execution

St. Louis Public Radio reporter Chris McDaniel talks to 'St. Louis on the Air' host Don Marsh about investigative journalism on Feb. 10, 2015, at St. Louis Public Radio in St. Louis.
Alex Heuer / St. Louis Public Radio

A few months ago, an investigative report by St. Louis Public Radio reporter Chris McDaniel revealed the state of Missouri was covertly using the drug midazolam before execution warrants were valid, and before witnesses were present to provide oversight. That story led to reforms in the state’s mostly secret execution policies.

Missouri Used Midazolam In Its Most Recent Execution

Jan 22, 2015
via Wikimedia Commons

Missouri used a considerable amount of sedatives on the last inmate it executed before it injected its lethal drug, records obtained by St. Louis Public Radio show. Chemical logs show the state used the controversial drug midazolam for the first time since its use was revealed months ago.

Marcellus Williams is set to die on January 28.
(Missouri Department of Corrections)

Updated 5:00 pm Wednesday, January 14

In a six-page opinion issued on Wednesday, judge Rodney Sippel dismissed Williams' petition, calling the complaint "frivolous."

Williams, Sippel wrote, had plenty of opportunity at both the state and federal levels to challenge the absence of DNA testing. His failure to do so is the reason that he can't ask for the DNA to be tested now.

Read Sippel's order here.

A group of activists say Andre Cole didn't receive a fair trial nor a proper defense. They're asking Gov. Nixon to halt Cole's execution Tuesday.
(via Wikimedia Commons/Noahudlis)

A motion for judgment has been filed in a lawsuit accusing the state of violating Sunshine Laws for refusing to provide information related to Missouri executions.

The filing seeks to expedite a lawsuit filed earlier this year by stating there is no dispute in the core facts of the case, which calls on the court to order the Department of Corrections to release details about the drugs used in lethal injections. It also seeks to identify the pharmacies and laboratories that create and test the drugs.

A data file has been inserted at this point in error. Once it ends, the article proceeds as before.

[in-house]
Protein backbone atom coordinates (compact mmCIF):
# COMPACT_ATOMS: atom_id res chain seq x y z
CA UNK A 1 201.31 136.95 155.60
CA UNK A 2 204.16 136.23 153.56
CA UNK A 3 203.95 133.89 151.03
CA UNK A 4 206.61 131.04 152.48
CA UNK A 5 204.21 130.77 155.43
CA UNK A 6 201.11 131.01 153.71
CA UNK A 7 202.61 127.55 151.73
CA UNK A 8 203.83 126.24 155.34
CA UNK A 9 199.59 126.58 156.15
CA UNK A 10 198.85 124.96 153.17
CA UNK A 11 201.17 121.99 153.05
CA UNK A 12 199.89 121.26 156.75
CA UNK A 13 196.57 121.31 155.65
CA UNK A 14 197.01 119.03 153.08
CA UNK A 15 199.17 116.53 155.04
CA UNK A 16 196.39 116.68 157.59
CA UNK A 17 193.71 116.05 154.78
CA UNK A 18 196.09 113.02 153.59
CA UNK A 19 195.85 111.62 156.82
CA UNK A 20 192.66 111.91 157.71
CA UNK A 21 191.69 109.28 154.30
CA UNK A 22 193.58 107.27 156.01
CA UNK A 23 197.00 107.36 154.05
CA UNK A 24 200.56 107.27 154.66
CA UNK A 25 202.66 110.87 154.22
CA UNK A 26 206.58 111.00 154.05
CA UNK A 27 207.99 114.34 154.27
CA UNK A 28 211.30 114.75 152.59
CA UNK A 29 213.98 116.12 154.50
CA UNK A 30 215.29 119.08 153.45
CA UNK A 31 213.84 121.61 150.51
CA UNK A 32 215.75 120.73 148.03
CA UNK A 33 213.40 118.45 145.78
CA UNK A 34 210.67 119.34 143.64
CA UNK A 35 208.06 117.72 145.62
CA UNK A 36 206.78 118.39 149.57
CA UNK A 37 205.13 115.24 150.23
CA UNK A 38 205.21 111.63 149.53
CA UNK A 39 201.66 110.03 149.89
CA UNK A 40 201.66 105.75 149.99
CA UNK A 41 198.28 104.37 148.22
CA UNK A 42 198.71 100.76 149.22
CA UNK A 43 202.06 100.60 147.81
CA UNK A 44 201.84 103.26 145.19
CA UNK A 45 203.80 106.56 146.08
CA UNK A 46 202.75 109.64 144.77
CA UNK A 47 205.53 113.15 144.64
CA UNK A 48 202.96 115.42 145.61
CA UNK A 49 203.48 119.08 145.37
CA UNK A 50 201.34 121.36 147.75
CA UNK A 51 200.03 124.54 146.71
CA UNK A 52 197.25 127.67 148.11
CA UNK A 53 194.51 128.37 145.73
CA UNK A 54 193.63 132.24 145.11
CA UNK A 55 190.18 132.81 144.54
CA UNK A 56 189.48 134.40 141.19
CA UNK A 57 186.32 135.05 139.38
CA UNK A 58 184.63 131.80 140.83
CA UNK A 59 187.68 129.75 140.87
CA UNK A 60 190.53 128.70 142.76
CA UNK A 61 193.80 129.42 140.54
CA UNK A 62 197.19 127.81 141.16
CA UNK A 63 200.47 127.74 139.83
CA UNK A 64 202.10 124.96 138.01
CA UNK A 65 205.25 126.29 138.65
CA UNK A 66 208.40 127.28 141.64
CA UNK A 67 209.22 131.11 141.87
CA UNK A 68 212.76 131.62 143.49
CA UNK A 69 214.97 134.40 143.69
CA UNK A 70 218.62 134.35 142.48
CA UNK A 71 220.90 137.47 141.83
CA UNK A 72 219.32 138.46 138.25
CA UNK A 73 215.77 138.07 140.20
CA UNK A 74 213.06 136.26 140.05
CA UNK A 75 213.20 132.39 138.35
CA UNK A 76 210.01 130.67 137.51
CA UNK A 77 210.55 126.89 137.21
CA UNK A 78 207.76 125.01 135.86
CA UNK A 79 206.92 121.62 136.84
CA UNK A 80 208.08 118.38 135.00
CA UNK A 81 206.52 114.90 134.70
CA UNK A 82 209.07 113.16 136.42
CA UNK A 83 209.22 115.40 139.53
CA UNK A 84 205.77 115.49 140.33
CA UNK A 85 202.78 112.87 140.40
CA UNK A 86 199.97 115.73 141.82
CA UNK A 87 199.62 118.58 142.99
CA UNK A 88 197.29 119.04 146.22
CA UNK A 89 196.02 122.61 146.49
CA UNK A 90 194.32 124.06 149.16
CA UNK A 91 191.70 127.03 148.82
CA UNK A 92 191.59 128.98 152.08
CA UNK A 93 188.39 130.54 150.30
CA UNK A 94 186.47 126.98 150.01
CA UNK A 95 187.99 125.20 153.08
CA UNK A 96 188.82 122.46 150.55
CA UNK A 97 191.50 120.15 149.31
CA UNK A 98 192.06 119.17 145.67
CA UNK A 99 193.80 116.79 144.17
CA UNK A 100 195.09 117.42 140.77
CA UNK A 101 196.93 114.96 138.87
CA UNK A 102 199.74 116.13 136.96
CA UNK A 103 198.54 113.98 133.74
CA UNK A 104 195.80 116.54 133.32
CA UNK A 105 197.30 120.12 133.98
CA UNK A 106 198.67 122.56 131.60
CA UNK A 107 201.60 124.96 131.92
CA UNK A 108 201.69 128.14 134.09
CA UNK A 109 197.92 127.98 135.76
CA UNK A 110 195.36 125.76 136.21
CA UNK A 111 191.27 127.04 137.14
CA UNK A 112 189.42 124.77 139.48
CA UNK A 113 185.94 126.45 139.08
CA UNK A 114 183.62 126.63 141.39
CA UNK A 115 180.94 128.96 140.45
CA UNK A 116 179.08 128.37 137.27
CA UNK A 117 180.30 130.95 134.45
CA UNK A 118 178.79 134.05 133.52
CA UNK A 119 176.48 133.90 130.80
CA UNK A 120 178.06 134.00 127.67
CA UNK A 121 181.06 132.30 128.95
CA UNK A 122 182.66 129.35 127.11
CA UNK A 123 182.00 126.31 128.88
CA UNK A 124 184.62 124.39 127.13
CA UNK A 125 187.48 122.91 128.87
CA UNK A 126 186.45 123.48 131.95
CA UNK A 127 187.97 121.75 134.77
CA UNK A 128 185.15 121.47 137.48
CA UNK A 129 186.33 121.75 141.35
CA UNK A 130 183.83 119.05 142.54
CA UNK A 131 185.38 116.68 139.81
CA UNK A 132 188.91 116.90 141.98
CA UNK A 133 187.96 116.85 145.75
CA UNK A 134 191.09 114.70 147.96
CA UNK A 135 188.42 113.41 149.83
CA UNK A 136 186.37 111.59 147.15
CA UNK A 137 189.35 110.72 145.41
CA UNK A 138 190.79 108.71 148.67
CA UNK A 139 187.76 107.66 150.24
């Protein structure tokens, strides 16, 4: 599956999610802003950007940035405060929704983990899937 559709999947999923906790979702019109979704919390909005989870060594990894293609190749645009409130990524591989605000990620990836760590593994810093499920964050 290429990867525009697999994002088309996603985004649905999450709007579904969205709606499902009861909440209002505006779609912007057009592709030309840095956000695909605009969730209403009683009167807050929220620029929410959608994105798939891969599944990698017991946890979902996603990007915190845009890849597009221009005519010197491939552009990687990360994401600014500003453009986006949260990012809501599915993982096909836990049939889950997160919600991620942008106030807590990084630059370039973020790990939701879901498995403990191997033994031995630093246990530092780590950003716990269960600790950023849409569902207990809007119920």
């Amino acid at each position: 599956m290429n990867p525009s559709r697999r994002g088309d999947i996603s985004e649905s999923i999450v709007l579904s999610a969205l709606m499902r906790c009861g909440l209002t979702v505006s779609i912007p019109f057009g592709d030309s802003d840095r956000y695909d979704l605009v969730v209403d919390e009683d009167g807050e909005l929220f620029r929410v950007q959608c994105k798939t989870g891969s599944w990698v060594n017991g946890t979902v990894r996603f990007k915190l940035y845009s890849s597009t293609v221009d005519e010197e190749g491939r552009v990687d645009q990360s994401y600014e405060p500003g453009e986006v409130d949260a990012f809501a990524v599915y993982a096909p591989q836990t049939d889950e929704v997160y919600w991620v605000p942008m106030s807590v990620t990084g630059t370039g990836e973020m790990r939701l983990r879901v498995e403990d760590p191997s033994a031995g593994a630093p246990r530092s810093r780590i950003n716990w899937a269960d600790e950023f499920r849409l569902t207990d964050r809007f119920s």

(Joseph Leahy/St. Louis Public Radio)

Missouri Attorney General Chris Koster says that his speech last Thursday to fellow lawyers, where he laid out the challenges facing Missouri and other states with the death penalty, had everything to do with policy, not politics.

“The purpose of the speech was to continue a serious public policy discussion regarding one aspect of perhaps the most profound act conducted by state government,”  Koster wrote in a statement Friday to St. Louis Public Radio.

via Flickr/Nottingham Vet School

Chris McDaniel this week continued his string of significant reports on Missouri’s execution procedure. With painstaking work over several months, Chris and Veronique LaCapra have managed to develop a clear picture of a procedure that officials would rather keep secret. Among the key points they have reported:

Credit Marshall Griffin, St. Louis Public Radio and the Beacon

Every week, St. Louis Public Radio and the Beacon's Chris McDaniel, Jo Mannies and Jason Rosenbaum talk about the week’s politics. 

It's another two-part edition of the podcast. Marshall Griffin joins the Politically Speaking crew to talk about Gov. Jay Nixon's State of the State speech and the latest developments involving Missouri's death penalty. Senate Minority Leader Jolie Justus, D-Kansas City, joins Chris, Jo and Jason for the second part of the show. 

(via Flickr/Joe Gratz)

Updated 11:05 pm 12/11/13

Late Wednesday evening, the U.S. Supreme Court vacated a stay of execution for Missouri inmate Allen Nicklasson. Shortly later, the Department of Corrections carried out the execution.

(Missouri Department of Corrections)

Update 7:52 a.m 11/20/13:

Missouri carried out the execution of Joseph Paul Franklin a little after 6 a.m. He was put to death after courts overturned Tuesday's stays of execution.

Yesterday, two federal judges issued stays of execution.

The judges took issue with how the state was getting its lethal injection drug from a secret source not regulated by the Food and Drug Administration, and questioned whether the inmate was mentally competent to be executed.

The state of Missouri, led by Attorney General Chris Koster, appealed quickly.

(via Wikimedia Commons/California Department of Corrections)

(Last updated Jan. 30, 2014)

Pages